That Tigers offense is hitting on all cylinders.
I like to roll out this graph every once in a while. It shows the three main components of scoring runs: getting runners into scoring position (bottom axis), hitting when they’re in scoring position (left axis), and hitting home runs (the size of the circle). Here’s the American League:
Wow. Only the Yankees are getting runners into scoring position more often than the Tigers, and Detroit is hitting an amazing .323 with runners in scoring position. Last year, they batted .277 with RISP, so you can look for a fall there. But the most overlooked stat of all, at-bats with runners in scoring position, highlights their overall offensive prowess.
At the other end of the spectrum, you can see that Oakland has amassed a terrible record with runners in scoring position, batting a lowly .233—the lowest mark in the majors. The two worst American League batters in Win Probability Added right now are Bobby Crosby and Eric Chavez. Ouch.
Also, check out the White Sox. They are far to the left of every other team, meaning that they are much worse than any other team at getting runners into scoring position. The primary reason? They’re last in the majors in doubles. Ozzie likes to talk about small ball, but the White Sox really need to step up their medium ball.
Batters who get hit by pitches are better batters.
One of my favorite blogs, Plunk Biggio, recently ran a quickie analysis of the correlation between getting hit by pitches and batting well. As you can see, players who get plunked more than thirty times in a season are usually having very fine seasons, with a .310/.412/.430 batting line. As the HBP totals decline, so do the batting lines. Case in point: this year’s HBP leader is Chase Utley.
This makes perfect sense of course (why would a pitcher hit a bad hitter?), but I’m a little worried that Craig Biggio isn’t going to break the career HBP mark this season. Right now, Plunk Biggio projects a season-ending total of 287, tied for the all-time record with Hughie Jennings. Step it up, Craig!
Man, just thinking about getting hit by a pitch 287 times makes me hurt.
The 10 best pitchers of the last 50 years.
Last week, I mentioned that I’ve been spending a lot of time looking at Jeff Sagarin’s historic WPA statistics (or, in Jeff’s case, Player Win Averages). I added up some of the pitching numbers and came up with the following list of the 10 best pitchers of the last 50 years (remember that a win equals 0.5 WPA):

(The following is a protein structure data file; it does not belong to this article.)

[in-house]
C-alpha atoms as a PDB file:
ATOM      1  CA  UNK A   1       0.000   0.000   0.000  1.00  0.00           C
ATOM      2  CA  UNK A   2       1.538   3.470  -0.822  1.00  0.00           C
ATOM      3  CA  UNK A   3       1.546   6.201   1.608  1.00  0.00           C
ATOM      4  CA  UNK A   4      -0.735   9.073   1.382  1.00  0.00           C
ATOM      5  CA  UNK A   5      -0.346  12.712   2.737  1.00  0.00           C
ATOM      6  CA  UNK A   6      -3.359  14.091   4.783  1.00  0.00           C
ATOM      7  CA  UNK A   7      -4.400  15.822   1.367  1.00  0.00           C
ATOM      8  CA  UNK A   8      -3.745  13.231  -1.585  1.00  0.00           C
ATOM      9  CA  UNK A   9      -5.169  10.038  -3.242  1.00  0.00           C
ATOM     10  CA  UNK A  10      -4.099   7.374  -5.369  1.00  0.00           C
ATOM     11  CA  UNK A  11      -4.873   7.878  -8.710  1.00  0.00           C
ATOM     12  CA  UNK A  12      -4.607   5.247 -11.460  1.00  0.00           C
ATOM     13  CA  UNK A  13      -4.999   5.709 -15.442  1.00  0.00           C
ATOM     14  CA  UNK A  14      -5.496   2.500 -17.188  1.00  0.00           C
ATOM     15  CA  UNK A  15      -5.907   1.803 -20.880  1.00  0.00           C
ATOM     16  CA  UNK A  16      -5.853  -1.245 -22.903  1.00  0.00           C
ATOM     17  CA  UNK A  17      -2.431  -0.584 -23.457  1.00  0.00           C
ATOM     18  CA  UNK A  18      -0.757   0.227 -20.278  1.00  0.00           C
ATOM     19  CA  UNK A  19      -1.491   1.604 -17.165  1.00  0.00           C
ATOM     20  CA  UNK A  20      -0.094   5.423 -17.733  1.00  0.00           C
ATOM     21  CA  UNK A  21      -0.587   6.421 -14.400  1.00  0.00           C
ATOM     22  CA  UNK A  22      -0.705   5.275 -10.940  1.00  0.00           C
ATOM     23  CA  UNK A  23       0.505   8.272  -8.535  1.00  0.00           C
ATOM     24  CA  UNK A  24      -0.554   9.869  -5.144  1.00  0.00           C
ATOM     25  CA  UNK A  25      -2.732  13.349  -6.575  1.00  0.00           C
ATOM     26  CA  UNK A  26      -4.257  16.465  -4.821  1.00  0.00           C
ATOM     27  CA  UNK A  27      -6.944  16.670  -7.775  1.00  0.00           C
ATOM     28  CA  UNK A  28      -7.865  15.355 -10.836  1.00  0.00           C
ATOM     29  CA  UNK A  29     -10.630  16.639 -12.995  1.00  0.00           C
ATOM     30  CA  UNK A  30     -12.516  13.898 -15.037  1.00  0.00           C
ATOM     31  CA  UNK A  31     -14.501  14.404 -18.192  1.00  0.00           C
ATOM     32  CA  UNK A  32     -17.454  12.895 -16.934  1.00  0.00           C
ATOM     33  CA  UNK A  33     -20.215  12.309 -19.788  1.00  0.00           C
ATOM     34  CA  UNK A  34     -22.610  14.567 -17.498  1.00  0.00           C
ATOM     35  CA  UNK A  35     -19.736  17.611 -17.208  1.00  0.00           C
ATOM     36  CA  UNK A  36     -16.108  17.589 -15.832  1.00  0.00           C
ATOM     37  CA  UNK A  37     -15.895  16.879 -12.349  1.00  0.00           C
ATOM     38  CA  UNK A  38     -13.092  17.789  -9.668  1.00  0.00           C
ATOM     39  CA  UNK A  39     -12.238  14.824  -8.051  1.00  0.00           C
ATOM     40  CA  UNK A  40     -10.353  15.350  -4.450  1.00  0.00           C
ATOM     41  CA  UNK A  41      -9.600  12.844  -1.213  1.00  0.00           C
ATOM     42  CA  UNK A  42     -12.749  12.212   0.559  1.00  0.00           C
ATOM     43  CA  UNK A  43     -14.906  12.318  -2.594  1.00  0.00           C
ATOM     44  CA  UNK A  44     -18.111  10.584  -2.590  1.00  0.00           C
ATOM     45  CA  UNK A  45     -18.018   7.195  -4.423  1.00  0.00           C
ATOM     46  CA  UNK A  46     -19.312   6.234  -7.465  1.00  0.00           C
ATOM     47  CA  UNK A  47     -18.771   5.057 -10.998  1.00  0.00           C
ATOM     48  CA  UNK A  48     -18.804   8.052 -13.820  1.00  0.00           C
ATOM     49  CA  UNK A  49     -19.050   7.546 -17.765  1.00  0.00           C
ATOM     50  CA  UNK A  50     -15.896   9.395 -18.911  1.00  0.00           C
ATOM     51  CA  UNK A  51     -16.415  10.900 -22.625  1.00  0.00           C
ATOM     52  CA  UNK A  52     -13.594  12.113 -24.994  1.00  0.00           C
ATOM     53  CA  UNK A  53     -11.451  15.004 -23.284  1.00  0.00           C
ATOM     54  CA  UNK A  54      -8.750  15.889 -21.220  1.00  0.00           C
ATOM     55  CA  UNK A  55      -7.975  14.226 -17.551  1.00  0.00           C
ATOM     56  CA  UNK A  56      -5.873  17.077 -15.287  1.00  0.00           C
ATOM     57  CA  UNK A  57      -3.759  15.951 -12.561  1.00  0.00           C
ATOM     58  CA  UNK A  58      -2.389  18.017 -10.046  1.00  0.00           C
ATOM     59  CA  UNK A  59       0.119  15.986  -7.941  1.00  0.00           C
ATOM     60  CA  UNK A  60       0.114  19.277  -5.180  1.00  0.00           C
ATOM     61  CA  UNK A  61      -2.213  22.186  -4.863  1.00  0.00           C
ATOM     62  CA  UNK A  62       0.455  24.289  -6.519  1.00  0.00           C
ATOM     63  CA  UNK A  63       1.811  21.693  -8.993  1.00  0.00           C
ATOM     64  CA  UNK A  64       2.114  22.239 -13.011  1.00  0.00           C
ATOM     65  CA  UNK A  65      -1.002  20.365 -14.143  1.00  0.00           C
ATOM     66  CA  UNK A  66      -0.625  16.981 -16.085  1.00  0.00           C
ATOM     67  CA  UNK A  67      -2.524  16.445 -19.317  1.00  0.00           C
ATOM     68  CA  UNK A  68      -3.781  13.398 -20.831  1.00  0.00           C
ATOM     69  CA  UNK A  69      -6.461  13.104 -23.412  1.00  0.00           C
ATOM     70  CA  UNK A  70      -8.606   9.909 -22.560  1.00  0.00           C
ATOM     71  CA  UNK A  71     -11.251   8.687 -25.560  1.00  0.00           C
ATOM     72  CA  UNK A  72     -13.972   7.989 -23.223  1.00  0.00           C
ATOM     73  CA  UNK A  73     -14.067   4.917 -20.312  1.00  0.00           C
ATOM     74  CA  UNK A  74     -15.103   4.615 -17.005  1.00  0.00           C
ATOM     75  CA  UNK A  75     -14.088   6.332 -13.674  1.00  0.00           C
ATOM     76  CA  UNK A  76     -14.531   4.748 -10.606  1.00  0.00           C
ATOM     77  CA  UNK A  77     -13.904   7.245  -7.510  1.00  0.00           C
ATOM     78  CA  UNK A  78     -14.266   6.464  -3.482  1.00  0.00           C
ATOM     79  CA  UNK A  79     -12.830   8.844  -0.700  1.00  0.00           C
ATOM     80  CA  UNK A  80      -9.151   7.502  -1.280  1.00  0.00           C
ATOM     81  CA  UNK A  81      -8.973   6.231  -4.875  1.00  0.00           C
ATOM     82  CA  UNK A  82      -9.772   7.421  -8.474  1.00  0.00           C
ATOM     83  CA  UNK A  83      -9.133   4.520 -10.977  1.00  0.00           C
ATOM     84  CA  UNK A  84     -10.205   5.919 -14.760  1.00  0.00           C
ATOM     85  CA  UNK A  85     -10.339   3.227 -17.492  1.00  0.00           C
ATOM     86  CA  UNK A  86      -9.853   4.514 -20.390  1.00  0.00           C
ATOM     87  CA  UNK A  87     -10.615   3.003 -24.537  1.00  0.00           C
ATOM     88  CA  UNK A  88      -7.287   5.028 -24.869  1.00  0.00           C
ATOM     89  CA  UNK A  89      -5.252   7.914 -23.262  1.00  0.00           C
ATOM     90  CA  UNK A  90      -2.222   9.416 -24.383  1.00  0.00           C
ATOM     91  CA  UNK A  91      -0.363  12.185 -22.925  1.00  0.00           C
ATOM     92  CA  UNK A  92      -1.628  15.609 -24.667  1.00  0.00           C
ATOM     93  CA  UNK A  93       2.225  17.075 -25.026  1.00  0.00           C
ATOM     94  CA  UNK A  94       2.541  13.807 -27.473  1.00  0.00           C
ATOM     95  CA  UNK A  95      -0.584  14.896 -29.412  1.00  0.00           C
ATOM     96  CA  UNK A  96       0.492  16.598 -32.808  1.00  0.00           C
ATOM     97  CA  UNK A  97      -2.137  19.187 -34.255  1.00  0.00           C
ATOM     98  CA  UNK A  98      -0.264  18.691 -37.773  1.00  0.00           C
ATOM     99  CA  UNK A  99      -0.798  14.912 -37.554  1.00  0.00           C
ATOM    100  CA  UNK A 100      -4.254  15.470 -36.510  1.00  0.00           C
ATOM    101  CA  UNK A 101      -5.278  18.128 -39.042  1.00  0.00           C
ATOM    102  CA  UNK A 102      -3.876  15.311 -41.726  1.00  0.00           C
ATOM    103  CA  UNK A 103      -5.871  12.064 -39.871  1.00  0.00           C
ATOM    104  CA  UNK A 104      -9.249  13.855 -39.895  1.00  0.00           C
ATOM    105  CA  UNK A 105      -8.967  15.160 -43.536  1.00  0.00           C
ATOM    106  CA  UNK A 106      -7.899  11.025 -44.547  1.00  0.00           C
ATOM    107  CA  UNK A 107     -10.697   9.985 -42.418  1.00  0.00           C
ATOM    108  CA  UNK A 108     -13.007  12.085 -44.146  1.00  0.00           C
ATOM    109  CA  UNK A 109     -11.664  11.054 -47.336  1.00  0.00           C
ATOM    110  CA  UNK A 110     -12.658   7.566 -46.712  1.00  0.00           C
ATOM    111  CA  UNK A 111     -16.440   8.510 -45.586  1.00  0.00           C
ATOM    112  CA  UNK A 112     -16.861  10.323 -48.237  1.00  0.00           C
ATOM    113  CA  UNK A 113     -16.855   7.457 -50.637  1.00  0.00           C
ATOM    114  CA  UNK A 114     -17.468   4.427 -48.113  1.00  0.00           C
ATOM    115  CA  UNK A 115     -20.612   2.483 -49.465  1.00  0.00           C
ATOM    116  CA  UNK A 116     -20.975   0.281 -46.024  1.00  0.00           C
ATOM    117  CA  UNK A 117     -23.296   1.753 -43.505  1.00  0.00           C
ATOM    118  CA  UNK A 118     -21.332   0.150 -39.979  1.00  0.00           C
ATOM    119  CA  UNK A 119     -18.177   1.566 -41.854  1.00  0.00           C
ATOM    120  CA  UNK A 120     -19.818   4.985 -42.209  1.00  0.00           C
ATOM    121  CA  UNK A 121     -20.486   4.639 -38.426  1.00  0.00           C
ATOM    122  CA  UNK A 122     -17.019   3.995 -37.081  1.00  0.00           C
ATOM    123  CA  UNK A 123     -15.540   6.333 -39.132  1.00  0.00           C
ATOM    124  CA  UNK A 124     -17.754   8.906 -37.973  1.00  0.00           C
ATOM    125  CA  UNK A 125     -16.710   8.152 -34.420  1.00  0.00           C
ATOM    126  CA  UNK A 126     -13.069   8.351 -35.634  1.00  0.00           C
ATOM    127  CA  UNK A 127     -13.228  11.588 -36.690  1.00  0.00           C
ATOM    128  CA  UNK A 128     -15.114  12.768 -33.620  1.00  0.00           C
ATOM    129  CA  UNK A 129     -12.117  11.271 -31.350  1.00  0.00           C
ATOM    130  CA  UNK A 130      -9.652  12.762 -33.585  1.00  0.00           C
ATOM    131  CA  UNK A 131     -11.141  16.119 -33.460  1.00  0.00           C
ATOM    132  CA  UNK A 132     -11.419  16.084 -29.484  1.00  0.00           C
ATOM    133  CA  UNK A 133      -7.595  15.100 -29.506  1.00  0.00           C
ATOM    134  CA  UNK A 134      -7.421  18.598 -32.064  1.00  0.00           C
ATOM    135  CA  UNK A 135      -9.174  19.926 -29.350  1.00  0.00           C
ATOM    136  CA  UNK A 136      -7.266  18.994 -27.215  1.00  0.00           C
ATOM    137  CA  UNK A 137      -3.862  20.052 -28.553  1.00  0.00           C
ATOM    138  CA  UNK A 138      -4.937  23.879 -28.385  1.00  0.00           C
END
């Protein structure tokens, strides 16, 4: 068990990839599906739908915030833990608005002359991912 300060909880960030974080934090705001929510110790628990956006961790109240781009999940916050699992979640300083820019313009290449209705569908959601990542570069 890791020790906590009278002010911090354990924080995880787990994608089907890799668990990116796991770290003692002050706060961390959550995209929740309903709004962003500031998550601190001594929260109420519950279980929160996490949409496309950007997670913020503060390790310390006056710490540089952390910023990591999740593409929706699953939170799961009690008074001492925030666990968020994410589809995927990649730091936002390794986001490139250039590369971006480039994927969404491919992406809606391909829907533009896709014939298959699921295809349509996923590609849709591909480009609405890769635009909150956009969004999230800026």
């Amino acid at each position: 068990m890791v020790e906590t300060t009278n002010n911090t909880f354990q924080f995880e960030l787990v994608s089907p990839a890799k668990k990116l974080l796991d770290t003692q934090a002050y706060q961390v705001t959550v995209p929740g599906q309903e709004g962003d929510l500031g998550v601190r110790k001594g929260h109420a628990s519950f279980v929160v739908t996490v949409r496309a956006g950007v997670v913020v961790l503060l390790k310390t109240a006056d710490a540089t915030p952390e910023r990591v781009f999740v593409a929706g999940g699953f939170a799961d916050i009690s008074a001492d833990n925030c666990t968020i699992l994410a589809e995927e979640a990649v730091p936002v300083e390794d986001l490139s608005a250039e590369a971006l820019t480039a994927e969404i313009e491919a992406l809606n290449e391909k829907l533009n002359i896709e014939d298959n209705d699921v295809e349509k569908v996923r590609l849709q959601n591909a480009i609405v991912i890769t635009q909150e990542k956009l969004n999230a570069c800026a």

Pitcher WPA Clemens, Roger 77 Maddux, Greg 64 Seaver, Tom 60 Johnson, Randy 53 Palmer, Jim 52 Ryan, Nolan 44 Smoltz, John 44 Martinez, Pedro 42 Sutton, Don 41 Glavine, Tom 41
I don’t consider WPA the “ultimate stat,” but I think it’s pretty close. As you can see, six of the top 10 pitchers are currently active. And isn’t it interesting that both the greatest pitcher and greatest batter of the past 50 years (and, perhaps, of all time) are currently active? No chemical enhancements comments, please.
By the way, of the top 10 WPA batters of the last 50 years, only one (Barry Bonds) is currently active (Gary Sheffield is 11th). It’s ironic that we’ve lived through an age of relatively high scoring and great individual pitchers, but not as many great individual batters.
The next 10 best pitchers of the past 50 years.
Sorry, but I just love this stuff. I thought I’d go into the next top 10 pitchers in order (numbers 11 through 20) to show how some of the top relievers rate.
Pitcher WPA Perry, Gaylord 40 Mussina, Mike 40 Brown, Kevin 39 Hoffman, Trevor 39 Rivera, Mariano 37 Koufax, Sandy 37 Marichal, Juan 36 Schilling, Curt 36 Gibson, Bob 36 Gossage, Rich 34
First of all, it will be hard to keep Mike Mussina and Kevin Brown out of the Hall of Fame, based on these figures. And the top three relievers of the past 50 years (and certainly of all time, too) are Trevor Hoffman, Mariano Rivera and Goose Gossage. Saves may be a relatively meaningless statistic, but they’re not misleading in Hoffman’s case.
One other thing: Put Goose in the Hall! Now!
And the next 10 best…
Just one more list, I promise. There are some interesting hurlers in the 21-30 spots.
Pitcher WPA Blyleven, Bert 33 Eckersley, Dennis 33 Drysdale, Don 32 John, Tommy 32 Saberhagen, Bret 30 Blue, Vida 29 Carlton, Steve 28 Appier, Kevin 28 Wilhelm, Hoyt 28 Wagner, Billy 28